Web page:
State Code Status: Iowa

State Code Status: Iowa


Current Commercial Code

Iowa State Energy Code, based on the 2012 IECC with state-specific amendments
passed 3/12/2014, effective 6/1/2014

✔ Can use COMcheck to show compliance.

Current Residential Code

Iowa State Energy Code, based on the 2012 IECC with state-specific amendments
passed 3/12/2014, effective 6/1/2014

✔ Can use REScheck to show compliance.

The Iowa State Energy Code (661 Iowa Administrative Code, Chapter 303) applies to all commercial construction, whether new construction or construction work on existing buildings. These requirements also apply to all new construction of one and two family residences in the state, but not to renovation or remodeling of one and two family residences.

Iowa Code Chapter 103A affords local jurisdictions discretion to adopt other building codes or no building code at all. However, it also establishes that certain portions of the State of Iowa Building Code, including energy conservation requirements, apply to construction statewide (local jurisdictions are allowed to adopt the latest edition of a nationally-recognized energy code in lieu of the requirements in the State Building Code).

Iowa climate zones

Climate Zones: 5A, 6A


Code Adoption and Change Process

Code Change Process

Code updates are initiated by the Iowa Building Code Commission within the Building Code Bureau of the Fire Marshal’s Division of the Department of Public Safety.

Iowa Code section 103A.14 created the Building Code Advisory Council, a seven-member body appointed by the governor.

Code Change Cycle

Iowa’s code update process is concurrent with the three-year ICC model code update cycle.

Next Code Update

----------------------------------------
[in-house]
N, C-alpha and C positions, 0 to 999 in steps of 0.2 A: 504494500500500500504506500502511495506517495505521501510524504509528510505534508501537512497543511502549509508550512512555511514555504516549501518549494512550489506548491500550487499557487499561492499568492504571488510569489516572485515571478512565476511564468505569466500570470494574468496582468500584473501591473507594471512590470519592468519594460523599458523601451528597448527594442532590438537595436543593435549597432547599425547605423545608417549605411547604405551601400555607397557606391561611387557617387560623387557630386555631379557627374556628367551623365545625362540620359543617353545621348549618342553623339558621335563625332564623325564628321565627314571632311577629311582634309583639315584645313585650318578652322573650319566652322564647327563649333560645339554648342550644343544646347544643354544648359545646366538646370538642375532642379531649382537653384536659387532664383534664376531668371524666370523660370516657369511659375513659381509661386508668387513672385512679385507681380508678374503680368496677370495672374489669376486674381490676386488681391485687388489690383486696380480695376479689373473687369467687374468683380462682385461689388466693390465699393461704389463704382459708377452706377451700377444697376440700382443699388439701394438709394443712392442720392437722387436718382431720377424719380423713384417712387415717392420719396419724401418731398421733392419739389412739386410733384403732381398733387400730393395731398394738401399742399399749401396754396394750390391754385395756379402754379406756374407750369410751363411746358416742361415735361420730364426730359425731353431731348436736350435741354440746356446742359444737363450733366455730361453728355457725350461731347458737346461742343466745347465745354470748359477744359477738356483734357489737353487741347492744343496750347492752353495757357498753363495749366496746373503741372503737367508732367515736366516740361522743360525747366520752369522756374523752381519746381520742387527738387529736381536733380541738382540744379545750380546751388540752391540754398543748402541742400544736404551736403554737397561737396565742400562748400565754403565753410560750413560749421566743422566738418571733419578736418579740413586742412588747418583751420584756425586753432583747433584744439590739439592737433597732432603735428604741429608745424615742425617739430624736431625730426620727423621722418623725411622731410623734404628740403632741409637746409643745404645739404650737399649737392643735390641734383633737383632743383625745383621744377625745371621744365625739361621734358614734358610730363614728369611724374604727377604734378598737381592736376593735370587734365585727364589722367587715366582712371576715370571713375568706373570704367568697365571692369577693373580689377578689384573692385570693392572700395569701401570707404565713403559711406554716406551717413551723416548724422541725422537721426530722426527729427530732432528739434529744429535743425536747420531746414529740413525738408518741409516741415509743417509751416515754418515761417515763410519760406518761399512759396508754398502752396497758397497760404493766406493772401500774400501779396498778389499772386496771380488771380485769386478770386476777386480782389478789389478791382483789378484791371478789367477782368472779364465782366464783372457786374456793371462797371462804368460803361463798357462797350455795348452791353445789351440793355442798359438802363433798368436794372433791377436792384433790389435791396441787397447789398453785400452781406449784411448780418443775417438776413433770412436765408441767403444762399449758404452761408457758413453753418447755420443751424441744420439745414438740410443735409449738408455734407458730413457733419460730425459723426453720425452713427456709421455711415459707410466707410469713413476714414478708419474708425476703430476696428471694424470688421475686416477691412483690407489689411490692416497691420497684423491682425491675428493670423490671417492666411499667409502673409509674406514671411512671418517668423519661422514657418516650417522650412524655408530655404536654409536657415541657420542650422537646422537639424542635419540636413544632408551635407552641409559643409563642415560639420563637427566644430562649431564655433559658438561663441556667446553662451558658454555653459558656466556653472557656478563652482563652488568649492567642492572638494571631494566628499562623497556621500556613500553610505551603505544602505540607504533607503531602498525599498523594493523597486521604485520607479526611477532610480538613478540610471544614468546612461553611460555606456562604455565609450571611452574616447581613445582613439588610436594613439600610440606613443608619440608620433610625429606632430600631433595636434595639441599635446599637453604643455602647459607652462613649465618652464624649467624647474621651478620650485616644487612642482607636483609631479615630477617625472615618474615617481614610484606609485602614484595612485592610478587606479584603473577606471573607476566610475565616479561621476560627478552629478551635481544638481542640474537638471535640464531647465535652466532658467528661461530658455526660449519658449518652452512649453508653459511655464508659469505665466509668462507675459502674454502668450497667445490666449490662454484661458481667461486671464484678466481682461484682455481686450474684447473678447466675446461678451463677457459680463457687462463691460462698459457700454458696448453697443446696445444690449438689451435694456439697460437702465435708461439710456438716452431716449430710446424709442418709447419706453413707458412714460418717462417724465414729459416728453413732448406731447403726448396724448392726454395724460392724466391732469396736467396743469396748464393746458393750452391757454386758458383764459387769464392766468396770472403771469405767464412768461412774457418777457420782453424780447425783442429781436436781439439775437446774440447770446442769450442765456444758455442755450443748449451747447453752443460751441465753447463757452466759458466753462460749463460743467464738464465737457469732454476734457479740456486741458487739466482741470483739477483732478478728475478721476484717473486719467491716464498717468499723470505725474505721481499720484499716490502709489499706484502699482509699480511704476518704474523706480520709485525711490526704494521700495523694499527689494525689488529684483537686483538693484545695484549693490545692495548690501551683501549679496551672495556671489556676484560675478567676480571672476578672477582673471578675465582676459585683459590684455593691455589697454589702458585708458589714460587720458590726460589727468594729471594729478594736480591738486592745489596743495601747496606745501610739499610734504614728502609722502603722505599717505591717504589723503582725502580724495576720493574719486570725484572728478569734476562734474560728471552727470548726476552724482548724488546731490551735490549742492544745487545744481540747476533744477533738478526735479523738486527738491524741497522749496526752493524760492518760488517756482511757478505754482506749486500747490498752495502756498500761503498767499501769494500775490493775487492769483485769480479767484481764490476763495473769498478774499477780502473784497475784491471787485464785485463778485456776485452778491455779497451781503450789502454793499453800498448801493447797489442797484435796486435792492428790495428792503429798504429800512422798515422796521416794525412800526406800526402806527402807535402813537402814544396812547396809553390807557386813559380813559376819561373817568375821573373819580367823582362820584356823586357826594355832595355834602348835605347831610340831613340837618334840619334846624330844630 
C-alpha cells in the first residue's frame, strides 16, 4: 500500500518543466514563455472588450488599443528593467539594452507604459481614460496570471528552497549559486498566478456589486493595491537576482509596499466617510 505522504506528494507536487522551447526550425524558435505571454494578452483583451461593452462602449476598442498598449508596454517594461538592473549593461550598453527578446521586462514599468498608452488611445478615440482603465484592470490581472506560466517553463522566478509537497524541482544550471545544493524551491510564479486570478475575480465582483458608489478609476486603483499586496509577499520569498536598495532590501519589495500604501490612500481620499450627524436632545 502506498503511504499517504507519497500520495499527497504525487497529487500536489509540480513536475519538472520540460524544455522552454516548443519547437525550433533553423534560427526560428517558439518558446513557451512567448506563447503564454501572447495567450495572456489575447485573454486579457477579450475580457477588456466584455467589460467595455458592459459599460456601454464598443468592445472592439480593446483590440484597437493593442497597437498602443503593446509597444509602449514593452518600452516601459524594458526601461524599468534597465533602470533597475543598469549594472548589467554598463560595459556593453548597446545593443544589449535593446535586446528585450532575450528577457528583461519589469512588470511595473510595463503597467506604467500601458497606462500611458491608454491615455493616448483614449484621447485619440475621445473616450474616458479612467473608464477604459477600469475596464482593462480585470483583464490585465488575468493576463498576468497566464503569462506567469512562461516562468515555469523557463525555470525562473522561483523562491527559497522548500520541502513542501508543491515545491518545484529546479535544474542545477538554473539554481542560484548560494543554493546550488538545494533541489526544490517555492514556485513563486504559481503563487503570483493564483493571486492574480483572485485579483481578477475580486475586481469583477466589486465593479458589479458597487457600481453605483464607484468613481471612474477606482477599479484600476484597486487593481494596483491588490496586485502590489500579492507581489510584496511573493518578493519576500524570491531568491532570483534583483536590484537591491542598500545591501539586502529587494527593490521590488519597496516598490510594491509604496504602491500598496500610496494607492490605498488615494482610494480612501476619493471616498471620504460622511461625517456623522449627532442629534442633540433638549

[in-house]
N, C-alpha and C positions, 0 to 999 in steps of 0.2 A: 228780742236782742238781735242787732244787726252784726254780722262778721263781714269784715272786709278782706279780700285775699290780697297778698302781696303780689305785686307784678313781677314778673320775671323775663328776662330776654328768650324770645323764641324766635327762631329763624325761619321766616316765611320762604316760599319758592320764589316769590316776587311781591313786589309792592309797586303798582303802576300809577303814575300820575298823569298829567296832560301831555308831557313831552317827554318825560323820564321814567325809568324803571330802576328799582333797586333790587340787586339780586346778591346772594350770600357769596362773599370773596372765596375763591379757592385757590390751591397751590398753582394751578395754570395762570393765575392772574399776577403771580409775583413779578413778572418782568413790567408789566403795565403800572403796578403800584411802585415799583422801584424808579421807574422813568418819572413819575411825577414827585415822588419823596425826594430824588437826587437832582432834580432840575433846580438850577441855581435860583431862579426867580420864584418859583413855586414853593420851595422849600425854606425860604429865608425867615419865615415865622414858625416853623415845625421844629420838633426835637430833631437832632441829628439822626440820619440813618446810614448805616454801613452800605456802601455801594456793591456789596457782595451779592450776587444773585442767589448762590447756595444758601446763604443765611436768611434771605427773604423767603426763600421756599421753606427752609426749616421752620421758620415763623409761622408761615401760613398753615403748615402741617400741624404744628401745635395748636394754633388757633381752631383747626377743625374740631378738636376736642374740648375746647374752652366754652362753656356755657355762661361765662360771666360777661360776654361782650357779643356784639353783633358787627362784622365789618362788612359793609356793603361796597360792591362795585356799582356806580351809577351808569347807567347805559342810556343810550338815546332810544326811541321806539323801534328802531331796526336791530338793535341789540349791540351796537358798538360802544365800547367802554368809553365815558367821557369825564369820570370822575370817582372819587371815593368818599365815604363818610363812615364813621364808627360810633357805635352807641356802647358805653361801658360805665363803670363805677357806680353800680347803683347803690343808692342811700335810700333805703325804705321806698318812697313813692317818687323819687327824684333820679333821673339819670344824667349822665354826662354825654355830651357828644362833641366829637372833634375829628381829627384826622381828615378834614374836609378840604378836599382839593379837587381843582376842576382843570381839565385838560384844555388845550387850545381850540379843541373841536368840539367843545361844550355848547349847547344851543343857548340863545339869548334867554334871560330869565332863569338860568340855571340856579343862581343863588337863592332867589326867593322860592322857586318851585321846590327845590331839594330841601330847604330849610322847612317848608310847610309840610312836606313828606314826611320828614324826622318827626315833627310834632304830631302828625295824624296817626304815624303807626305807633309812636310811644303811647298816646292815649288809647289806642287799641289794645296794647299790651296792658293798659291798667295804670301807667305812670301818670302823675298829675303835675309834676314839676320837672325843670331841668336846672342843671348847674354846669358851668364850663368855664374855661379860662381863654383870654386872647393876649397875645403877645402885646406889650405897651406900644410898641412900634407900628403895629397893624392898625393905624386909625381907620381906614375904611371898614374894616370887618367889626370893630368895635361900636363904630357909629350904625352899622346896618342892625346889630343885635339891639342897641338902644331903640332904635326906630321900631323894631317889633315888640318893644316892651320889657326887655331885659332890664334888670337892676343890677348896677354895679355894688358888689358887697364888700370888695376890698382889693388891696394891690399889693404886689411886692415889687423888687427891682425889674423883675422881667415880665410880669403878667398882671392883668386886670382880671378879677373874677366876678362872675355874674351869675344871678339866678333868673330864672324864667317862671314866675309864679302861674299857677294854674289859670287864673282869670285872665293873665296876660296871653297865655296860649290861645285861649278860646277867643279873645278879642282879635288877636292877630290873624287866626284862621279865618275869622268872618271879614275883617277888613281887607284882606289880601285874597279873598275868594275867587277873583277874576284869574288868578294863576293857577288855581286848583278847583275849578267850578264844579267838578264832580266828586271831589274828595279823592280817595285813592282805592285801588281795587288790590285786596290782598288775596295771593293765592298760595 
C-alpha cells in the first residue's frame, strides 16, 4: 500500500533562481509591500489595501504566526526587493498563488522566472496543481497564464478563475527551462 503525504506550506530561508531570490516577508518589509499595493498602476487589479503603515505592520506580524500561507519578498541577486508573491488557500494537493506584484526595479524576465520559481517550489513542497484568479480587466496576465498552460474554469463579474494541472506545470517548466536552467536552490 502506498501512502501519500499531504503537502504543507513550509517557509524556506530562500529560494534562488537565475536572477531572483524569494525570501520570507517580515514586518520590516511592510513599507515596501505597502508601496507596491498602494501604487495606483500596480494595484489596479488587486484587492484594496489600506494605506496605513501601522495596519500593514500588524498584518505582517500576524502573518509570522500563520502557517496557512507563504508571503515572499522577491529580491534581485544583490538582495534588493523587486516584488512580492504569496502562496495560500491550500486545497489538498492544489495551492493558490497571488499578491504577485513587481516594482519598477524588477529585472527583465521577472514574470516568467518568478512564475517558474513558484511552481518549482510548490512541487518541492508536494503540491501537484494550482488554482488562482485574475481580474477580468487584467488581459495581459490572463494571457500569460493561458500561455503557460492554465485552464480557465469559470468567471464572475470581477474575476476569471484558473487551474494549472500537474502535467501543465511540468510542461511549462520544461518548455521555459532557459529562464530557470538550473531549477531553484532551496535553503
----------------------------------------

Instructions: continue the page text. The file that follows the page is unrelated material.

History

December 2016

Iowa publishes its state energy plan, which includes objectives and strategies relating to energy efficiency in buildings.

May 18, 2016

The new State Building Code and State Historic Building Code become effective. Although both generally reference the 2015 suite of I-codes, the Iowa State Energy Code still references the 2012 IECC for both commercial and residential construction. (See Chapter 303.)

January 7, 2014

The Iowa Building Code Advisory Council, after previously issuing a notice of intended action (NIA), approves the adoption of several amendments to the State Building Code, including the adoption of the 2009 IECC effective April 4, 2014 with a grace period until June 1, 2014. There are four amendments to the residential code, primarily put in place to make it easier to use in both climate zones.

October 21, 2009

The Iowa Building Code Advisory Council, after previously issuing a notice of intended action, approves the adoption of several amendments to the State Building Code, including the adoption of the 2009 IECC effective January 1, 2010 (with a three month transition period during which the previous code, the 2006 IECC, may still be used). Residential sprinkler requirements are pushed back until January 1, 2013.

April 27, 2007

Governor Culver signed Senate File 485 into law, creating the Iowa Climate Change Advisory Council (ICCAC). The ICCAC was charged with creating a plan to reduce greenhouse gas emissions. The state worked closely with the Center for Climate Strategies (CCS) and complete the plan in December 2008 which included recommendations to improve the building energy code.In addition, Iowa signed on to be a member of the Midwest Greenhouse Gas Reduction Accord which was signed by nine governors and two Canadian premiers in 2007 in recognition of the impacts that the Midwest has on climate change.ion of the MEC and its successor code, the International Energy Conservation Code (IECC).

1978

The first energy code is established, based on the National Conference of States on Building Codes and Standards Model Code for Energy Conservation. Since that time, the Iowa building code has been updated based on the latest edition of the MEC and its successor code, the International Energy Conservation Code (IECC).

1972

The General Assembly of the state of Iowa passes House File 6, an Act to institute an Iowa building code to ensure the health, safety, and welfare of its citizens. House File 6 became known as Iowa Code Chapter 103A.

 


Contacts

David Ruffcorn, AIA
Design/Energy Engineer
Iowa Department of Public Safety
Building Code Bureau
Email: ruffcorn@dps.state.ia.us

Brian Bishop
Construction/Design Engineer
Iowa Department of Public Safety
Email: bishop@dps.state.ia.us

Isaac Elnecave
Senior Policy Manager
Midwest Energy Efficiency Alliance (MEEA)
Email: ielnecave@mwalliance.org


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